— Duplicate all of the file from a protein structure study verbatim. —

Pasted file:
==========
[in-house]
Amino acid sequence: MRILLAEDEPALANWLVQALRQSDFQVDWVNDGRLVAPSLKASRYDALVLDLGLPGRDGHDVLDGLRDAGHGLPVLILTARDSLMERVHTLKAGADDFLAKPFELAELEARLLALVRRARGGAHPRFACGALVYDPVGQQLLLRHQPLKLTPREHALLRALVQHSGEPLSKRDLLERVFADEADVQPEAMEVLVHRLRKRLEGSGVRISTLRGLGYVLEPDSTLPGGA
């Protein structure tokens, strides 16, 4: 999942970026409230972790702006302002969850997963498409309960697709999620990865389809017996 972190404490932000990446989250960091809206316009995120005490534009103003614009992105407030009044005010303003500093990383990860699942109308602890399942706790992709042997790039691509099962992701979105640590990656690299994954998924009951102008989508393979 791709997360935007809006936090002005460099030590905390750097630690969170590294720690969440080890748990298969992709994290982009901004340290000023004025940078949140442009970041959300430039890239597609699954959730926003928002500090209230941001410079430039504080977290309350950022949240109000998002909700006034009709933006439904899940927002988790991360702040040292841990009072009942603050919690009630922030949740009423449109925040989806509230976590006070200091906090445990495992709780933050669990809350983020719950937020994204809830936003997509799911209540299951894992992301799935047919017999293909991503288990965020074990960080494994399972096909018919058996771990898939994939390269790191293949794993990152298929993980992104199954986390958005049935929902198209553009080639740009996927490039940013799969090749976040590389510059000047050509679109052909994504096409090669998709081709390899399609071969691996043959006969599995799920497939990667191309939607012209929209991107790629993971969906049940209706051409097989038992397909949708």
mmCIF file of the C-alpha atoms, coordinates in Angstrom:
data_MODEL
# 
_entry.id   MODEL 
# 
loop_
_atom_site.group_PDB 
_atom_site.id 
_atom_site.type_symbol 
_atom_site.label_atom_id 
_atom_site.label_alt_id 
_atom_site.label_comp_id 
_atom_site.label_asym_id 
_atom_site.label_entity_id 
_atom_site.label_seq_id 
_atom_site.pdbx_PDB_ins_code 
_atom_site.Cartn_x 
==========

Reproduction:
[in-house]
Amino acid sequence: MRILLAEDEPALANWLVQALRQSDFQVDWVNDGRLVAPSLKASRYDALVLDLGLPGRDGHDVLDGLRDAGHGLPVLILTARDSLMERVHTLKAGADDFLAKPFELAELEARLLALVRRARGGAHPRFACGALVYDPVGQQLLLRHQPLKLTPREHALLRALVQHSGEPLSKRDLLERVFADEADVQPEAMEVLVHRLRKRLEGSGVRISTLRGLGYVLEPDSTLPGGA
């Protein structure tokens, strides 16, 4: 999942970026409230972790702006302002969850997963498409309960697709999620990865389809017996 972190404490932000990446989250960091809206316009995120005490534009103003614009992105407030009044005010303003500093990383990860699942109308602890399942706790992709042997790039691509099962992701979105640590990656690299994954998924009951102008989508393979 791709997360935007809006936090002005460099030590905390750097630690969170590294720690969440080890748990298969992709994290982009901004340290000023004025940078949140442009970041959300430039890239597609699954959730926003928002500090209230941001410079430039504080977290309350950022949240109000998002909700006034009709933006439904899940927002988790991360702040040292841990009072009942603050919690009630922030949740009423449109925040989806509230976590006070200091906090445990495992709780933050669990809350983020719950937020994204809830936003997509799911209540299951894992992301799935047919017999293909991503288990965020074990960080494994399972096909018919058996771990898939994939390269790191293949794993990152298929993980992104199954986390958005049935929902198209553009080639740009996927490039940013799969090749976040590389510059000047050509679109052909994504096409090669998709081709390899399609071969691996043959006969599995799920497939990667191309939607012209929209991107790629993971969906049940209706051409097989038992397909949708």
mmCIF file of the C-alpha atoms, coordinates in Angstrom:
data_MODEL
# 
_entry.id   MODEL 
# 
loop_
_atom_site.group_PDB 
_atom_site.id 
_atom_site.type_symbol 
_atom_site.label_atom_id 
_atom_site.label_alt_id 
_atom_site.label_comp_id 
_atom_site.label_asym_id 
_atom_site.label_entity_id 
_atom_site.label_seq_id 
_atom_site.pdbx_PDB_ins_code 
_atom_site.Cartn_x 